}
}

The method takes the following parameters.

  • gr – The Graphics object on which to draw. Normally that will be the Graphics object provided by a PrintPage event handler, although I suppose you could use the method to draw a grid on something else such as a Bitmap.
  • bounds – The area on the Graphics object where the grid should be drawn.
  • header_hgt – The amount of vertical area that should be reserved for headers. Set this to 0 if you don’t want headers.
  • margin – A margin inside each of the grid’s cells. If this is 0, then the text inside the cells may come very close to the cells’ edges. (This example uses 0.05 inches or 5 print units for the margin. That seems to work fairly well.)
  • headers – A array of header values. Include one header per column. (Although you can set a header to “” if you don’t want a particular column to have a header.)
  • values – A two-dimensional array of values to display in the grid.
  • header_alignments – An array giving the horizontal alignment for the headers. For example, you can center some headers and right-justify others such as those over numeric columns.
  • header_line_alignments – An array giving the vertical alignment for the headers.
  • column_alignments – An array giving the horizontal alignment for the data values. For example, you can center text values and right-justify numeric values.
  • column_line_alignments – An array giving the vertical alignment for the data values.
  • header_font – The font to use when drawing the column headers.
  • value_font – The font to use when drawing the data values.
  • header_brush – The brush to use when drawing the column headers.
  • value_brush – The brush to use when drawing the data values.
  • row_line_pen – The pen to use when drawing lines between rows. Set this to Pens.Transparent if you don’t want these lines.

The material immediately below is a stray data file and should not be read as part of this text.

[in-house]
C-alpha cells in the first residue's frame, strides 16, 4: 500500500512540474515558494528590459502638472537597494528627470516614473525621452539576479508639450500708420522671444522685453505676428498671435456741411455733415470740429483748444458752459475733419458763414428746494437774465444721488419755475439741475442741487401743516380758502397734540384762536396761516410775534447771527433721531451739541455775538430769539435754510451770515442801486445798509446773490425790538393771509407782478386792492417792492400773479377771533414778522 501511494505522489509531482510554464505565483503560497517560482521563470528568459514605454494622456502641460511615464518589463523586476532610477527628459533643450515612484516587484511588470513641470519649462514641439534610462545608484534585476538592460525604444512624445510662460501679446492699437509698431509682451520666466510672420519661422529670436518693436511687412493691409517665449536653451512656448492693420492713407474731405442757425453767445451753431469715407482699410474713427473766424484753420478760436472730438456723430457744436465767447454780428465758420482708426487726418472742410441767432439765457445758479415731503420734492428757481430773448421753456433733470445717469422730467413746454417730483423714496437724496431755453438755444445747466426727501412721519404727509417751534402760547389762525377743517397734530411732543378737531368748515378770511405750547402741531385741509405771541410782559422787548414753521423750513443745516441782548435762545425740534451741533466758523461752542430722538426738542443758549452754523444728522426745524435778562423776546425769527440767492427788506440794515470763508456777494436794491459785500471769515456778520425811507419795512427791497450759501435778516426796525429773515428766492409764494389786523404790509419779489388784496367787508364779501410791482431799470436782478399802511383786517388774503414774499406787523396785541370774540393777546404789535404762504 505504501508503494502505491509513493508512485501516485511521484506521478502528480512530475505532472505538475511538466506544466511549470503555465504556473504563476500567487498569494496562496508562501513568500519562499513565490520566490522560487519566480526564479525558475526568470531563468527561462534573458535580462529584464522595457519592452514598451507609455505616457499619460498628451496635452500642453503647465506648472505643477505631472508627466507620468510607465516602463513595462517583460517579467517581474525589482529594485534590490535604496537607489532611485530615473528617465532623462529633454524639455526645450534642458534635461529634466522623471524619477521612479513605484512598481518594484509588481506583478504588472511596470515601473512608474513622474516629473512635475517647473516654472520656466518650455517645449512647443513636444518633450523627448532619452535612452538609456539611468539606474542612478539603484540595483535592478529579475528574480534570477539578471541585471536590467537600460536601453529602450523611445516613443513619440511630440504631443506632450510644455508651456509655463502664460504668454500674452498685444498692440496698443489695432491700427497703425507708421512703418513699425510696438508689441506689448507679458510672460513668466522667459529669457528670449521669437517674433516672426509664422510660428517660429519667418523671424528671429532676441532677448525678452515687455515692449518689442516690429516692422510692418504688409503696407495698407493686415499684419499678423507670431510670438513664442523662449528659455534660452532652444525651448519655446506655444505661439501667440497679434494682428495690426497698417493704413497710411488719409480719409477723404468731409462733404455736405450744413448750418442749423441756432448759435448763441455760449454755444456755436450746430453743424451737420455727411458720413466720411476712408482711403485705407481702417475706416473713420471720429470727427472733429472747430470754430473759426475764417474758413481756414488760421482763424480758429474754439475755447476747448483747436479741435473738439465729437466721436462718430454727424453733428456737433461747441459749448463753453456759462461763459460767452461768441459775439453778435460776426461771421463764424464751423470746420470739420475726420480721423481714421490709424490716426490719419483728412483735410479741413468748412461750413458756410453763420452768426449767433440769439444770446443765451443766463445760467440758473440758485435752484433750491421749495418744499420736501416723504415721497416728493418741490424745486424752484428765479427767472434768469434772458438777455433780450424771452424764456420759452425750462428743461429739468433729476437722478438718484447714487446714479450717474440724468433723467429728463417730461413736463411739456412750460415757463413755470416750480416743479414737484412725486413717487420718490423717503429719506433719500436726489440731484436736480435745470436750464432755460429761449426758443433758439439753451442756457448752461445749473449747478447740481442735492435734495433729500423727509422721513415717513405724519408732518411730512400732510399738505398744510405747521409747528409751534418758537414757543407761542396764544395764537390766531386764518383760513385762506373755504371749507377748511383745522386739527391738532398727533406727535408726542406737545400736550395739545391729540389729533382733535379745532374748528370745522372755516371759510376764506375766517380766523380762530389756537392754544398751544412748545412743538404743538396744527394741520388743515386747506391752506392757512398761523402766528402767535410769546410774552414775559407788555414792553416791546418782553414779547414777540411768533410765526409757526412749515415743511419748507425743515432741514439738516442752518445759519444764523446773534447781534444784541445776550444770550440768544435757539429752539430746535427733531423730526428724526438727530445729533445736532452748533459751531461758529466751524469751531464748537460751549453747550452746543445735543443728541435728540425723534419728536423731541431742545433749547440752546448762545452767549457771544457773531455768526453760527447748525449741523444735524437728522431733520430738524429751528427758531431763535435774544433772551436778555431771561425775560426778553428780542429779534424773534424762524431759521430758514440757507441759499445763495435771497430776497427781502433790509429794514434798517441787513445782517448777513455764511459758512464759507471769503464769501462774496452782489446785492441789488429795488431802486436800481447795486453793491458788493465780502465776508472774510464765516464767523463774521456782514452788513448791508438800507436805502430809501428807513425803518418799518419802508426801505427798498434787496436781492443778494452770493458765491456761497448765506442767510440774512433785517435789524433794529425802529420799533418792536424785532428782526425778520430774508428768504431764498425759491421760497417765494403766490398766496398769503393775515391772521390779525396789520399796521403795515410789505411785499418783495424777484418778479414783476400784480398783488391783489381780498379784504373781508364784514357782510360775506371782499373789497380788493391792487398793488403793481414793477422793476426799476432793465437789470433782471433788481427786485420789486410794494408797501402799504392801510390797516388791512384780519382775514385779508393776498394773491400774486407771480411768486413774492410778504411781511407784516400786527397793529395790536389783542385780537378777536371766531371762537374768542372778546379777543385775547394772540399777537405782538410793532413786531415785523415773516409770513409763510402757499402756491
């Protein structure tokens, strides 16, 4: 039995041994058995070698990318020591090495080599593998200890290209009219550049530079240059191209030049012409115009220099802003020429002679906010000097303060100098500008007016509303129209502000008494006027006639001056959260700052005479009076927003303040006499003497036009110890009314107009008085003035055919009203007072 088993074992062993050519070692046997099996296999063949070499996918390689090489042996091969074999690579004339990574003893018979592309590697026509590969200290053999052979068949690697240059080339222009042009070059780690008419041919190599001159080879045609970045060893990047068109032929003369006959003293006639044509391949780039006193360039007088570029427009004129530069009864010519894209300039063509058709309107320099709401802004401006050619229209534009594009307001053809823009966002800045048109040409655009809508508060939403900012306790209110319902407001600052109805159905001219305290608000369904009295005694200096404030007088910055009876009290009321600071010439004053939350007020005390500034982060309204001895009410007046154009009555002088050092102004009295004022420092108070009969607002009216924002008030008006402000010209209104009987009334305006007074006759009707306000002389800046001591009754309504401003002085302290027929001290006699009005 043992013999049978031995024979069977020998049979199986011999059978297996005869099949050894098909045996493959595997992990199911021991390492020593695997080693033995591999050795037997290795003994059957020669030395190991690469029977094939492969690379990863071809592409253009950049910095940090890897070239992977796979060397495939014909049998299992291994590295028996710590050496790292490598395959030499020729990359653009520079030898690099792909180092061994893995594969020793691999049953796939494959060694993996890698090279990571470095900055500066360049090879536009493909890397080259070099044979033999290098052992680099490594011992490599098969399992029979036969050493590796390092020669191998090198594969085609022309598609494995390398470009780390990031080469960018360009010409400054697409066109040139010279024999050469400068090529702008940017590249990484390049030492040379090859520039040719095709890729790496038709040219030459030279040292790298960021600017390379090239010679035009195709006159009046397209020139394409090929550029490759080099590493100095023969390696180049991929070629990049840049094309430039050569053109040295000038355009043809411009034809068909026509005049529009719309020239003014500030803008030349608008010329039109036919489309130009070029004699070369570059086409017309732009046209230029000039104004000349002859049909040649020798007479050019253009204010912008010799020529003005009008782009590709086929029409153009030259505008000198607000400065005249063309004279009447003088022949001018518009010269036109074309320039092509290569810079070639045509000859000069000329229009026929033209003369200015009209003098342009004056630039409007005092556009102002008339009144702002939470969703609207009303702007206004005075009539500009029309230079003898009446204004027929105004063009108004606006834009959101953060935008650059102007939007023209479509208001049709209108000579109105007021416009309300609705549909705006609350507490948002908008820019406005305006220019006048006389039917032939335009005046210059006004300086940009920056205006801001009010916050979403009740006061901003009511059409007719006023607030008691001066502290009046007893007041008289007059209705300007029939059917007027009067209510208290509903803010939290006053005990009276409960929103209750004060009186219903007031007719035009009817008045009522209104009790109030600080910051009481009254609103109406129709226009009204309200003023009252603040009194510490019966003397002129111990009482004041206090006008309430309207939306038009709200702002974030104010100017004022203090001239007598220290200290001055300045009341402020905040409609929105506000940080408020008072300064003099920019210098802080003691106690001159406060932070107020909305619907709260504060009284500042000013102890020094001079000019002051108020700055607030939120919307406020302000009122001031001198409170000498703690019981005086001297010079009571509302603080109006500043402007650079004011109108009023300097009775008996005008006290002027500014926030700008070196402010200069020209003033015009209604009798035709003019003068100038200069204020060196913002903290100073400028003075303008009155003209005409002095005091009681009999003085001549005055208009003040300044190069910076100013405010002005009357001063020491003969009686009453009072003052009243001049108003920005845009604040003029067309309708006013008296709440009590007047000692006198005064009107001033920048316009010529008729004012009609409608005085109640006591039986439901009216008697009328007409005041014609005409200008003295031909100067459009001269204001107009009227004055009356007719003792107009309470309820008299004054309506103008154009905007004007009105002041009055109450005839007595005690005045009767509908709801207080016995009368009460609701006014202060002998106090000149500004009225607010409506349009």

• column_line_pen – The pen to use when drawing lines between columns. Set this to Pens.Transparent if you don’t want these lines.
  • box_pen – The pen to use when drawing a box around the entire grid. Set this to Pens.Transparent if you don’t want this box.

The method starts by examining the bounds in the values array to see how many rows and columns it needs to print.

To determine how tall rows should be, the code subtracts the header height from the available height and divides by the number of rows.

To determine how wide columns should be, the method divides the available width by the number of columns.

Next, the method creates a StringFormat object to use when aligning text. It then sets variables x and y to the upper left corner of the available area.

If the header_hgt parameter is greater than 0, the method prints the column headers. For each column, it sets the StringFormat object’s Alignment and LineAlignment properties to properly align the column’s header. It then prints the header in the area that it should occupy.

Next, the method loops over the rows in the values array and performs the same steps it used to print the headers. Conditional code lets you fill the background behind the values for debugging purposes (or you may just like that effect). This lets you see how the margins affect the values’ placement.

After it has printed all of the values, the method draws lines between the rows, if row_line_pen is not transparent. Then, if column_line_pen is not transparent, the method draws lines between the columns. Finally, if box_pen is not transparent, the method draws a rectangle around the whole grid.

This program’s form contains a PrintPreviewDialog component named ppdInvoice. It also contains a PrintDocument object named pdocItems. I used the Properties window to set the PrintPreviewDialog object’s Document property equal to the PrintDocument object so the PrintPreviewDialog component knows what document to use to generate its contents. At run time, the program uses the following code to display the PrintPreviewDialog.